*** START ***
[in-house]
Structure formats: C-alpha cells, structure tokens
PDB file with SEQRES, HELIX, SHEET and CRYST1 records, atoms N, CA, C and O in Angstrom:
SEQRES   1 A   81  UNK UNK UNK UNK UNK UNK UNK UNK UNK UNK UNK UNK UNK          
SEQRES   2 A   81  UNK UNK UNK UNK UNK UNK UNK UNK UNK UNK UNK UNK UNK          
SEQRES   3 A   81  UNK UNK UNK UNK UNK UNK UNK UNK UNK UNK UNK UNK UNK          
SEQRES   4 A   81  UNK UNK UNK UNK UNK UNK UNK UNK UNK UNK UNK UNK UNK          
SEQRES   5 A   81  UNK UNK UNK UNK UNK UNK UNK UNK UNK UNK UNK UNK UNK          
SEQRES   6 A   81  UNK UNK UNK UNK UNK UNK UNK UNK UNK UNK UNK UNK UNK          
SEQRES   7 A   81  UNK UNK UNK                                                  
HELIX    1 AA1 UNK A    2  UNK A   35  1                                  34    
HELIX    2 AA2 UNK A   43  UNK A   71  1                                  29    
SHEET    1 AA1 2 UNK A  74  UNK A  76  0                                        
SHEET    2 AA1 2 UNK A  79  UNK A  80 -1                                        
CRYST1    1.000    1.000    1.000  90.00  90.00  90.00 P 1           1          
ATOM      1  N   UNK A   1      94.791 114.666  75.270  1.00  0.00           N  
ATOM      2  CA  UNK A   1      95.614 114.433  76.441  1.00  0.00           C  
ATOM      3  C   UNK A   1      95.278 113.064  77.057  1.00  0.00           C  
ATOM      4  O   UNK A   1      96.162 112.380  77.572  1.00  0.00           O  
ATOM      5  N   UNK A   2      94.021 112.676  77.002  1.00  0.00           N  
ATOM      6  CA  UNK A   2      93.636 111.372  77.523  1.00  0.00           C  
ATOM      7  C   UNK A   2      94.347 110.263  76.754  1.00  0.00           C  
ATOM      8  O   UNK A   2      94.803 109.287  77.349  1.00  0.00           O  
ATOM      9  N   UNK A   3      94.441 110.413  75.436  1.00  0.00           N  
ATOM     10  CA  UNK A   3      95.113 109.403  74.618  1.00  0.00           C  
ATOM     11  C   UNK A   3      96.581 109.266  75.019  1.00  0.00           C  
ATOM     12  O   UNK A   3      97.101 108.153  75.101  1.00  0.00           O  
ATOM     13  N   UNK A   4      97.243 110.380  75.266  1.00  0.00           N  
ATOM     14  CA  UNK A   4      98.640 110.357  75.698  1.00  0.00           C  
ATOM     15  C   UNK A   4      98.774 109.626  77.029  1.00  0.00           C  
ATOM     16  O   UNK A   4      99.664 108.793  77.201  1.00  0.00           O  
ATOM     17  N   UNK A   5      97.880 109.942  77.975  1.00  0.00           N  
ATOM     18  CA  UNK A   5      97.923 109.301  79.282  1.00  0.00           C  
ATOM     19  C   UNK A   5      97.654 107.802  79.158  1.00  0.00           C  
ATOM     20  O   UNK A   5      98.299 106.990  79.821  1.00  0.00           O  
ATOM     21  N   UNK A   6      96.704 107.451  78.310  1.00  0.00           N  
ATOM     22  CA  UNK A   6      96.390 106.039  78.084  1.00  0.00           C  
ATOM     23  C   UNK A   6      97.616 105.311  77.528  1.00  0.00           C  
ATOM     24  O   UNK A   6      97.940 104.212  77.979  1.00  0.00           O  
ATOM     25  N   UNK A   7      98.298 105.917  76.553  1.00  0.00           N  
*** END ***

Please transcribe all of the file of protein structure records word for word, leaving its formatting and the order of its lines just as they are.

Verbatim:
[in-house]
Structure formats: C-alpha cells, structure tokens
PDB file with SEQRES, HELIX, SHEET and CRYST1 records, atoms N, CA, C and O in Angstrom:
SEQRES   1 A   81  UNK UNK UNK UNK UNK UNK UNK UNK UNK UNK UNK UNK UNK          
SEQRES   2 A   81  UNK UNK UNK UNK UNK UNK UNK UNK UNK UNK UNK UNK UNK          
SEQRES   3 A   81  UNK UNK UNK UNK UNK UNK UNK UNK UNK UNK UNK UNK UNK          
SEQRES   4 A   81  UNK UNK UNK UNK UNK UNK UNK UNK UNK UNK UNK UNK UNK          
SEQRES   5 A   81  UNK UNK UNK UNK UNK UNK UNK UNK UNK UNK UNK UNK UNK          
SEQRES   6 A   81  UNK UNK UNK UNK UNK UNK UNK UNK UNK UNK UNK UNK UNK          
SEQRES   7 A   81  UNK UNK UNK                                                  
HELIX    1 AA1 UNK A    2  UNK A   35  1                                  34    
HELIX    2 AA2 UNK A   43  UNK A   71  1                                  29    
SHEET    1 AA1 2 UNK A  74  UNK A  76  0                                        
SHEET    2 AA1 2 UNK A  79  UNK A  80 -1                                        
CRYST1    1.000    1.000    1.000  90.00  90.00  90.00 P 1           1          
ATOM      1  N   UNK A   1      94.791 114.666  75.270  1.00  0.00           N  
ATOM      2  CA  UNK A   1      95.614 114.433  76.441  1.00  0.00           C  
ATOM      3  C   UNK A   1      95.278 113.064  77.057  1.00  0.00           C  
ATOM      4  O   UNK A   1      96.162 112.380  77.572  1.00  0.00           O  
ATOM      5  N   UNK A   2      94.021 112.676  77.002  1.00  0.00           N  
ATOM      6  CA  UNK A   2      93.636 111.372  77.523  1.00  0.00           C  
ATOM      7  C   UNK A   2      94.347 110.263  76.754  1.00  0.00           C  
ATOM      8  O   UNK A   2      94.803 109.287  77.349  1.00  0.00           O  
ATOM      9  N   UNK A   3      94.441 110.413  75.436  1.00  0.00           N  
ATOM     10  CA  UNK A   3      95.113 109.403  74.618  1.00  0.00           C  
ATOM     11  C   UNK A   3      96.581 109.266  75.019  1.00  0.00           C  
ATOM     12  O   UNK A   3      97.101 108.153  75.101  1.00  0.00           O  
ATOM     13  N   UNK A   4      97.243 110.380  75.266  1.00  0.00           N  
ATOM     14  CA  UNK A   4      98.640 110.357  75.698  1.00  0.00           C  
ATOM     15  C   UNK A   4      98.774 109.626  77.029  1.00  0.00           C  
ATOM     16  O   UNK A   4      99.664 108.793  77.201  1.00  0.00           O  
ATOM     17  N   UNK A   5      97.880 109.942  77.975  1.00  0.00           N  
ATOM     18  CA  UNK A   5      97.923 109.301  79.282  1.00  0.00           C  
ATOM     19  C   UNK A   5      97.654 107.802  79.158  1.00  0.00           C  
ATOM     20  O   UNK A   5      98.299 106.990  79.821  1.00  0.00           O  
ATOM     21  N   UNK A   6      96.704 107.451  78.310  1.00  0.00           N  
ATOM     22  CA  UNK A   6      96.390 106.039  78.084  1.00  0.00           C  
ATOM     23  C   UNK A   6      97.616 105.311  77.528  1.00  0.00           C  
ATOM     24  O   UNK A   6      97.940 104.212  77.979  1.00  0.00           O  
ATOM     25  N   UNK A   7      98.298 105.917  76.553  1.00  0.00           N  